Yup, it is the Wild West.  On one hand we have a system where too many people stick their fat fingers into the pie.  On the other hand, we have cockroaches that should just be euthanized and not allowed to clog up the system for others who need medical care.

 

It is funny how Urgent Card in Vegas hires some of the weirdest doctors.  The one I had that time was fresh off the boat it seems.  He couldn't communicate in English, but when I spoke to him in Mandarin he understood and responded fluently.  It was his assistant that really provided the care and kept me informed.  

 

If I had it to do over again, I'd go to the same Urgent Care again.  The doc understood the difference between a bruise and a fracture.  No waiting times.  Good x-ray tech.  Didn't prescribe narcotics.  Only $150.  If I had gone to an ER, I'd have waited six hours, seen four different doctors, six different interns, shot up with morphine and billed $1,650.  Probably would have tried to amputate my foot too.     

 

 

Share this post


Link to post
Share on other sites

Medical insurance in this country is a farce. Do they still issue those crap policies that might pay for some standard medical visits and nothing else? I think some fastfood restaurants offered them so they can claim that they offer "insurance."

 

I had a recent experience where the doctor ordered an MRI. I went to the MRI place and they said my co-pay is $140, that I paid. Later on I'm sent my BlueCross/BlueShield statement. They paid them about $800 on about a $4,000 bill they sent. Since they weren't a participating provider, the statement said I owe the MRI place about $3,000. I called the MRI place and they say they're not a participating provider with anybody, because that works better with them. They just adjusted my bill to what Bluecross/Blueshield said was what they pay, like they were a participating provider. I owed them nothing more.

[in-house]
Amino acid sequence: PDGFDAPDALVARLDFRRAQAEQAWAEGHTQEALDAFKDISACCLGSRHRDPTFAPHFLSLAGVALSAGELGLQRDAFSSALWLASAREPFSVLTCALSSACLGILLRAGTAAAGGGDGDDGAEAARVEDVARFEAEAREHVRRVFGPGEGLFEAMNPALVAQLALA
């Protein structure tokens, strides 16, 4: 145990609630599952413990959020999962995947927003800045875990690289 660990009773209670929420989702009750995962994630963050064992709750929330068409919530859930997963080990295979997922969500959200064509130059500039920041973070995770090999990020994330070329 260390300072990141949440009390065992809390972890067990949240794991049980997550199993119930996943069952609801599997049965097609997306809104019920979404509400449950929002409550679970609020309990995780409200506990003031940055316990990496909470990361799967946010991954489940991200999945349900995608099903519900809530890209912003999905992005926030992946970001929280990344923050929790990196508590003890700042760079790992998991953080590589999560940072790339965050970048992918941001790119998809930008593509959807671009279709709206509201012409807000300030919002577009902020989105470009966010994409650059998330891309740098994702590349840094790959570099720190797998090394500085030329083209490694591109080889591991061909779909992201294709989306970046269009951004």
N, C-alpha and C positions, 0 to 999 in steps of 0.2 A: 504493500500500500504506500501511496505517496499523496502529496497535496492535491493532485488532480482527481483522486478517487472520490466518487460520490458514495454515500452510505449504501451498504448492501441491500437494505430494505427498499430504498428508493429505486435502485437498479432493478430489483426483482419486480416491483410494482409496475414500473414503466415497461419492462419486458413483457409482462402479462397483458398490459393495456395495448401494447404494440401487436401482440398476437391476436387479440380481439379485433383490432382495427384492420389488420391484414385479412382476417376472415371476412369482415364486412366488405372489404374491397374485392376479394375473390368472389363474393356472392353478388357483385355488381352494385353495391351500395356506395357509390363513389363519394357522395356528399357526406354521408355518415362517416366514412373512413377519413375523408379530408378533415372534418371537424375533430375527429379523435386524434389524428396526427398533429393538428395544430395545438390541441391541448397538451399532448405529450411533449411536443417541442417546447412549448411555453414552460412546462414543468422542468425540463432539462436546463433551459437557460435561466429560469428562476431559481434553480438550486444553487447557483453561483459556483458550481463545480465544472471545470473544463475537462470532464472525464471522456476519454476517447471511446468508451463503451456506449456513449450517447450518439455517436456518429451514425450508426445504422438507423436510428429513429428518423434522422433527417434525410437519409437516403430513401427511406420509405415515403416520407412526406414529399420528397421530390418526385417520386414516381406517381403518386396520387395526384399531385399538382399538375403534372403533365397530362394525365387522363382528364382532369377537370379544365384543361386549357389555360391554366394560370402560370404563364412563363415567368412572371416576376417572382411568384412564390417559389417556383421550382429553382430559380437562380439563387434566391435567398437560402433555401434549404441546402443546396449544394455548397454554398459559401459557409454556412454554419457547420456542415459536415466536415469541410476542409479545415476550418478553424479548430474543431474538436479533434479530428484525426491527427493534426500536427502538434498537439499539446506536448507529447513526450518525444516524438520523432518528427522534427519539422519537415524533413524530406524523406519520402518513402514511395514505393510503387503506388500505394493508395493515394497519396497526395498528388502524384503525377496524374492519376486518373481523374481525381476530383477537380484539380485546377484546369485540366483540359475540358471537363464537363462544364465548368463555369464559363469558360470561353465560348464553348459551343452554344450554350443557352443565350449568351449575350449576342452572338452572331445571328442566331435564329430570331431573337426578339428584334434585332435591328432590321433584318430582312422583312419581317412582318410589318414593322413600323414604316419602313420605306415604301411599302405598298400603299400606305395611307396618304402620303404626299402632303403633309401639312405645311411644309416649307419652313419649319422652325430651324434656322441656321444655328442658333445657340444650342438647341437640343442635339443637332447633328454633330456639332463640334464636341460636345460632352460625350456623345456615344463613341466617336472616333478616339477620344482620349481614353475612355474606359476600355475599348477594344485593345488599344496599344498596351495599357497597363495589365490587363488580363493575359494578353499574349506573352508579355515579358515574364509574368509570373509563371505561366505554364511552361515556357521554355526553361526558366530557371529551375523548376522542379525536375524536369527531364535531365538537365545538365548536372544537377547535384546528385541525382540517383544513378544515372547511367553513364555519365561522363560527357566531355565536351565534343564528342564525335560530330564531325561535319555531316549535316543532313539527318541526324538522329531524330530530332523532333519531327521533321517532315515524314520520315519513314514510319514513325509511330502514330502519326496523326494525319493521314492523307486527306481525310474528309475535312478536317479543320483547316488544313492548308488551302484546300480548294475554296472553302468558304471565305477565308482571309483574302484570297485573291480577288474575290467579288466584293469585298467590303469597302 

Edited by Burgerwars

Share this post


Link to post
Share on other sites
23 minutes ago, Burgerwars said:

Medical insurance in this country is a farce. Do they still issue those crap policies that might pay for some standard medical visits and nothing else? I think some fastfood restaurants offered them so they can claim that they offer "insurance."

 

I had a recent experience where the doctor ordered an MRI. I went to the MRI place and they said my co-pay is $140, that I paid. Later on I'm sent my BlueCross/BlueShield statement. They paid them about $800 on about a $4,000 bill they sent. Since they weren't a participating provider, the statement said I owe the MRI place about $3,000. I called the MRI place and they say they're not a participating provider with anybody, because that works better with them. They just adjusted my bill to what Bluecross/Blueshield said was what they pay, like they were a participating provider. I owed them nothing more.